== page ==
Canadian Tire seeks to cut more than $200M in annualized costs, raises dividend

TORONTO — Canadian Tire Corp. shares rose Thursday as the company announced it plans to cut more than $200 million in annual costs by 2022.

The more commonly traded class-A shares in the company rose $5.10, or 3.53 per cent, to $149.29 in early afternoon trading on the Toronto Stock Exchange.

The rise came as the company released its third-quarter financial earnings and announced an operational efficiency program that targets more than $200 million in annualized savings by 2022.

“We expect the market will adopt a ‘wait and see’ attitude before incorporating (the cost-savings initiative) into earnings forecasts,” wrote Irene Nattel, an RBC Dominion Securities Inc. analyst, in a note.

However, with “solid” third-quarter financial results and plans for future growth, RBC views Canadian Tire’s valuation “as ripe for re-rating,” she said, with key catalysts being solid same-store sales and revenue performance, as well as the realization of cost reductions.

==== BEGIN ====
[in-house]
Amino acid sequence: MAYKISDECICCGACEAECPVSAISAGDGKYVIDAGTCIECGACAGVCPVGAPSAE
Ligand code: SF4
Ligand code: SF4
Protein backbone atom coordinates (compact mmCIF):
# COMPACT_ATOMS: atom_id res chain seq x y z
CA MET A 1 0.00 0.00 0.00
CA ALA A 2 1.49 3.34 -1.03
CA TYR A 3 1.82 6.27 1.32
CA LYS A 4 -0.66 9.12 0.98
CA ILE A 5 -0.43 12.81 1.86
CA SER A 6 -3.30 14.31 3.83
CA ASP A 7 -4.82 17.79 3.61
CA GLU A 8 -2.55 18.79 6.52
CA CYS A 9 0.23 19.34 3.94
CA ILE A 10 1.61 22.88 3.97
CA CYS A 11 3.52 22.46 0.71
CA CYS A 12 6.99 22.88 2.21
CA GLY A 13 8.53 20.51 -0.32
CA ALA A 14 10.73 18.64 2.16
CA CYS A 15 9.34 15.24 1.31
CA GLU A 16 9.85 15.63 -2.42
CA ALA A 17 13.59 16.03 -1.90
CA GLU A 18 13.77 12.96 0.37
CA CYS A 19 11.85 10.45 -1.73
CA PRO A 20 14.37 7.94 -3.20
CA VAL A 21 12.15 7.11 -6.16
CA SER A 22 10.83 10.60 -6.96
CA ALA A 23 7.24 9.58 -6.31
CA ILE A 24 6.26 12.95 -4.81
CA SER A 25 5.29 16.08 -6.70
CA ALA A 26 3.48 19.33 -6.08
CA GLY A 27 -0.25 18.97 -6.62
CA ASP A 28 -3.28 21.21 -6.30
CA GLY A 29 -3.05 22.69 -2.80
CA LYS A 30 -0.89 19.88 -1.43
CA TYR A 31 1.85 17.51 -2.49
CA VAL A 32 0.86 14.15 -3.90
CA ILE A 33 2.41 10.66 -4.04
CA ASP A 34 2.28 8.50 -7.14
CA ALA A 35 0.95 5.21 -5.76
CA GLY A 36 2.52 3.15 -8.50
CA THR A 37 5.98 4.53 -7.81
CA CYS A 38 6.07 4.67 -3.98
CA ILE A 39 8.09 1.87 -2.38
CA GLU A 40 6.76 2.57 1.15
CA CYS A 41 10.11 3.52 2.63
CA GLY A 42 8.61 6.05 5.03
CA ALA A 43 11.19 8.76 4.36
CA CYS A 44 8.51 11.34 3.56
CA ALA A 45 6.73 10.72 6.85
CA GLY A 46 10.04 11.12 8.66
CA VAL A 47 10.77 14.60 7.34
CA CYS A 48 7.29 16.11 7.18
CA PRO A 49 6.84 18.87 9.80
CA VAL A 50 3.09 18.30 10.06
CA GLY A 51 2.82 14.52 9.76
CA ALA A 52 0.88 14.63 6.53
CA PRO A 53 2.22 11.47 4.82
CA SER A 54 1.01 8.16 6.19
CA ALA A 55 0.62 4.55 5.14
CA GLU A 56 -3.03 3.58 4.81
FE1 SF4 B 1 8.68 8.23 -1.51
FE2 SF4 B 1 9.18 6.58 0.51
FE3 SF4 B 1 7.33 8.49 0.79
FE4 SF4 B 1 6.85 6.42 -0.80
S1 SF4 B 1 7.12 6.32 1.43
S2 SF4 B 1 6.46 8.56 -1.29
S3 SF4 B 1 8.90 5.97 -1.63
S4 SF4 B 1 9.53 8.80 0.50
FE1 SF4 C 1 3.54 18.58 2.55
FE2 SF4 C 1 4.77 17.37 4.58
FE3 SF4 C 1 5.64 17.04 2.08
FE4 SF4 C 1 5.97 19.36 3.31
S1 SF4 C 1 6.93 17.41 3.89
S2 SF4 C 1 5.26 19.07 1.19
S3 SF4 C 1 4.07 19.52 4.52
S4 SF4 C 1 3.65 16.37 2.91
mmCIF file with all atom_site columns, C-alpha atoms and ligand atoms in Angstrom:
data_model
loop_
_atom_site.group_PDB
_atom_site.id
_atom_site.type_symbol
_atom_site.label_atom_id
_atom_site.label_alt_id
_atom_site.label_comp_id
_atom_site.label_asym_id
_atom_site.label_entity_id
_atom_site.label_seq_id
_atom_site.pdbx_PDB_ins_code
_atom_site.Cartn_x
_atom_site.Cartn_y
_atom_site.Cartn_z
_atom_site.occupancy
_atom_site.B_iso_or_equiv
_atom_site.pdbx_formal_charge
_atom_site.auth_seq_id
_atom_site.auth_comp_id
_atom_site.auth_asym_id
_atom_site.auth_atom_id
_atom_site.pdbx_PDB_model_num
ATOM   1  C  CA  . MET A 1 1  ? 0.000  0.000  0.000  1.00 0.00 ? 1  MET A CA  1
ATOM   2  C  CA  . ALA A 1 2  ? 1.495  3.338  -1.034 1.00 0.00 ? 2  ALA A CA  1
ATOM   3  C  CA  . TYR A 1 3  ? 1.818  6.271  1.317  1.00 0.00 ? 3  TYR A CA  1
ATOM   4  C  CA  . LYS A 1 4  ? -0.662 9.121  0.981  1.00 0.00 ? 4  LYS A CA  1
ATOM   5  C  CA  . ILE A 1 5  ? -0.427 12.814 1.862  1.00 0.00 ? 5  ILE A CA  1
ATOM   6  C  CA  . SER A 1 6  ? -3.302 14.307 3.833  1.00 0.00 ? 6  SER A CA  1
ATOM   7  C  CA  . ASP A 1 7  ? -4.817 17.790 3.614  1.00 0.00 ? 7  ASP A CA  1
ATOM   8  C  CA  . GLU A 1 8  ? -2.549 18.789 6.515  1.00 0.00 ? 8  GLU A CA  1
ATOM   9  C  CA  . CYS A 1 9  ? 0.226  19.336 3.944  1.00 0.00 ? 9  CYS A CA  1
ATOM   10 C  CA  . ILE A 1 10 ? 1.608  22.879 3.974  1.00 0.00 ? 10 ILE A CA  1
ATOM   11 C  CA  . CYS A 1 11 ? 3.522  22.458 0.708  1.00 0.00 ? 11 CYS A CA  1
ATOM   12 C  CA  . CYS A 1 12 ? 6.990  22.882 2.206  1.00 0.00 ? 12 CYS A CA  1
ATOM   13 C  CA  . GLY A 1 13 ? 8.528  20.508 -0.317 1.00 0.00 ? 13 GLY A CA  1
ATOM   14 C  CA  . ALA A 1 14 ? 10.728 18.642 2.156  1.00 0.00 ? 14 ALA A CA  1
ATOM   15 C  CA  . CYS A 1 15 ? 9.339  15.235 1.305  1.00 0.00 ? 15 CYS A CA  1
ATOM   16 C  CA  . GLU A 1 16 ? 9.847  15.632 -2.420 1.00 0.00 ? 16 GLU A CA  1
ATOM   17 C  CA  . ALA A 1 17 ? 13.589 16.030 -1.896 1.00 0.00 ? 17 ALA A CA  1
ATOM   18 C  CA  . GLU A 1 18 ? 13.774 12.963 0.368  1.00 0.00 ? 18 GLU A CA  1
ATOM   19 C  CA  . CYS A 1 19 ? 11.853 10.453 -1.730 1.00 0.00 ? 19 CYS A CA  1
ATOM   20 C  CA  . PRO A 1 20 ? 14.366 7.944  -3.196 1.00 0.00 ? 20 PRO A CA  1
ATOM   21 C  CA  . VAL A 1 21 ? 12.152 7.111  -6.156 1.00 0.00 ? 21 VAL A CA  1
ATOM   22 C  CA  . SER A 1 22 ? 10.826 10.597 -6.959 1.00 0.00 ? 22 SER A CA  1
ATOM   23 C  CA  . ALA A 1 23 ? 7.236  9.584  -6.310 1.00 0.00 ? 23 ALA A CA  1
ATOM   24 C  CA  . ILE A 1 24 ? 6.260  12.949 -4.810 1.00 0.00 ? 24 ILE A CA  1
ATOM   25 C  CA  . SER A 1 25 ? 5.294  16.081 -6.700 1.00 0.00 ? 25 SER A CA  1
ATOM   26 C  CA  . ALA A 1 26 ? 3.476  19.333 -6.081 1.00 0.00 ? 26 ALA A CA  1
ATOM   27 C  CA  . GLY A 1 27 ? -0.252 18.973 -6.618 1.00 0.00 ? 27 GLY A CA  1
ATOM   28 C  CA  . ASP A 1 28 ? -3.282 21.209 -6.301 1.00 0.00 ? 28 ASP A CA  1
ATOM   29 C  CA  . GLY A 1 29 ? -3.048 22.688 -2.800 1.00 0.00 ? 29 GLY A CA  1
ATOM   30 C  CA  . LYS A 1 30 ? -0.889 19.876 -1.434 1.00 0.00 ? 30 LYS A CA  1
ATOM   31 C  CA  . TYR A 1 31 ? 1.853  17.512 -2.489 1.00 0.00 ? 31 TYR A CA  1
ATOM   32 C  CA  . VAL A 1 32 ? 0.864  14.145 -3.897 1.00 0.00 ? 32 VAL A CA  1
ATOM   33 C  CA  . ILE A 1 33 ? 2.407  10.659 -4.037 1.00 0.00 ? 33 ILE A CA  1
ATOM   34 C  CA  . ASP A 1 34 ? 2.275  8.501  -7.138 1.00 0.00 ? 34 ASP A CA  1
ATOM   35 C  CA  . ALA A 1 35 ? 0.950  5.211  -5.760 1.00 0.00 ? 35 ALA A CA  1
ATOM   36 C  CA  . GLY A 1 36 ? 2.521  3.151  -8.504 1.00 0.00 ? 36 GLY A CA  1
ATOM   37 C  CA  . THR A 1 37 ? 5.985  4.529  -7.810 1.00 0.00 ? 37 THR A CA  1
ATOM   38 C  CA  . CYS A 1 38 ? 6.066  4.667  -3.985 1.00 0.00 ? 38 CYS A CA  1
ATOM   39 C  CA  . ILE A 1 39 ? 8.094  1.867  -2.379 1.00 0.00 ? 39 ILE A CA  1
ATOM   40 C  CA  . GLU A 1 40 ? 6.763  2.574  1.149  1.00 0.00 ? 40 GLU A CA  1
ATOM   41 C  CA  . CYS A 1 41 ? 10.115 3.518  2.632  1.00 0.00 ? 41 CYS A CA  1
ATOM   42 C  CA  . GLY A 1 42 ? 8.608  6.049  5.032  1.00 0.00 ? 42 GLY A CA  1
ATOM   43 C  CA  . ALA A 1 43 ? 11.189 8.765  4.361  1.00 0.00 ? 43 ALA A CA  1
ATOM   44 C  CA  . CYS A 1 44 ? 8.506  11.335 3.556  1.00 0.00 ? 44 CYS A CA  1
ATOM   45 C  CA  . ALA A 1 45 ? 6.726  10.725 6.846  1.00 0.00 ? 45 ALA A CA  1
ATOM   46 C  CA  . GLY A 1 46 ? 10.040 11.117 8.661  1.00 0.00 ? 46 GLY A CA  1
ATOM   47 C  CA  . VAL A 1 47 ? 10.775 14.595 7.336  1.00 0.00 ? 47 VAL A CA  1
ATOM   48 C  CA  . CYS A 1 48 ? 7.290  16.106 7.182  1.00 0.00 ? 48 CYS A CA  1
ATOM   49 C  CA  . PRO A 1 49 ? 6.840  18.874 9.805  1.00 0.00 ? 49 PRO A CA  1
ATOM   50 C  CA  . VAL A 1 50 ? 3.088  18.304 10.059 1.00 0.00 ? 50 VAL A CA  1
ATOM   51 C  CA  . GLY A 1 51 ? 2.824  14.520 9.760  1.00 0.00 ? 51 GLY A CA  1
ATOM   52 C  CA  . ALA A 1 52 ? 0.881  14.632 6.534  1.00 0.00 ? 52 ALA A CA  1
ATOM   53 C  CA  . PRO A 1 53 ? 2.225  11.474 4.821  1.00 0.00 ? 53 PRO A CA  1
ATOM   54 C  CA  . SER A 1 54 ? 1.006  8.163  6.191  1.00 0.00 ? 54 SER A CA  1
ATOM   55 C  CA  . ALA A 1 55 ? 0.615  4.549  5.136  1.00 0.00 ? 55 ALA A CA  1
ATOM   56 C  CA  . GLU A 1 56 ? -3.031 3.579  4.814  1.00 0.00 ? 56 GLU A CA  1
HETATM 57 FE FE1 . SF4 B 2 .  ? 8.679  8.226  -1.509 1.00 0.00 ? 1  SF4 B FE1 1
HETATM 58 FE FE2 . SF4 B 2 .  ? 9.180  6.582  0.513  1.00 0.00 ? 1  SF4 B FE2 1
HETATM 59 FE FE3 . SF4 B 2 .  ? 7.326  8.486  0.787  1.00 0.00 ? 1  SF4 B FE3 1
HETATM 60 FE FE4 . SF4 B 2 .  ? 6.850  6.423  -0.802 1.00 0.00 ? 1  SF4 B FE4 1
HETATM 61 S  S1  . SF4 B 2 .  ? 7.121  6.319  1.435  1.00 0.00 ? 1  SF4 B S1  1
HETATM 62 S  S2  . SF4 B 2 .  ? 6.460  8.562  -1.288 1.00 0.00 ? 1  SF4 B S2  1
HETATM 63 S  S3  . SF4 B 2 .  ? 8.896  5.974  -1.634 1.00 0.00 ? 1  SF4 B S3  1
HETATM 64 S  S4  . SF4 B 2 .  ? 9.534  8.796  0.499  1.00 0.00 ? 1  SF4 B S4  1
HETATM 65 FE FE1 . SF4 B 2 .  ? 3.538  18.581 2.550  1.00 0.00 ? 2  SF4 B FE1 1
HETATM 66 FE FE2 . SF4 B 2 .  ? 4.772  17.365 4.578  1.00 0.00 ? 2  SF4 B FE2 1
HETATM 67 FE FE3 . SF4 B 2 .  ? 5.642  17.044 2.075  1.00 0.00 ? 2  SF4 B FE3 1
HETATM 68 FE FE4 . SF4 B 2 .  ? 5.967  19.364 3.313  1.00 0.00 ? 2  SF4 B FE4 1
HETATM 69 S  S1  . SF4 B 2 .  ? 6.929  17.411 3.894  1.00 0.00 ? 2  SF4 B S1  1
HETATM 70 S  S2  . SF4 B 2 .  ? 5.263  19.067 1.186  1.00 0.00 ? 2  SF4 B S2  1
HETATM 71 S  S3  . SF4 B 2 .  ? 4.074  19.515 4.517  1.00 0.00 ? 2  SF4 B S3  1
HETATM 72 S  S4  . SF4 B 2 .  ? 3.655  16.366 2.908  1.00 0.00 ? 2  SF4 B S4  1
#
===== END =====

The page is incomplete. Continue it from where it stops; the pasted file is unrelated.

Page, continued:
The cost-cutting program’s focus areas include eliminating duplicate systems and processes, decommissioning legacy infrastructure and continuing to reduce internal and external expenses.

Management expects to record one-time costs for items like severance, retraining and real estate related closure costs, the company said.

In the third quarter, it recorded $19.8 million for severance, store closure and other related expenses, it said, while on a year to date basis it has recorded $27.9 million.

The cost-cutting measures were announced as the company also said it would raise its quarterly dividend for the eleventh time in a decade.

Canadian Tire will now pay a quarterly dividend of $1.1375 per share, an increase of 10 cents.

The retailer reported a profit attributable to shareholders of $197.2 million or $3.20 per diluted share for its third quarter. That compared with a profit attributable to shareholders of $203.8 million or $3.15 per diluted share in the same quarter last year when the company had more shares outstanding.

Canadian Tire’s normalized earnings per share amounted to $3.46 per diluted share for the quarter, down from $3.47 per diluted share a year ago, due to an accounting changes at its financial services business.

Revenue totalled $3.64 billion, up from $3.63 billion a year ago.

Comparable sales at Canadian Tire stores were up 2.4 per cent, while SportChek comparable sales were up 4.6 per cent. Mark’s comparable sales increased 1.2 per cent.

“Our business is performing well and as one of Canada’s largest ecommerce retailers … we are exceptionally well-positioned as we head into our customers’ biggest spending season,” said CEO Stephen Wetmore in a statement.

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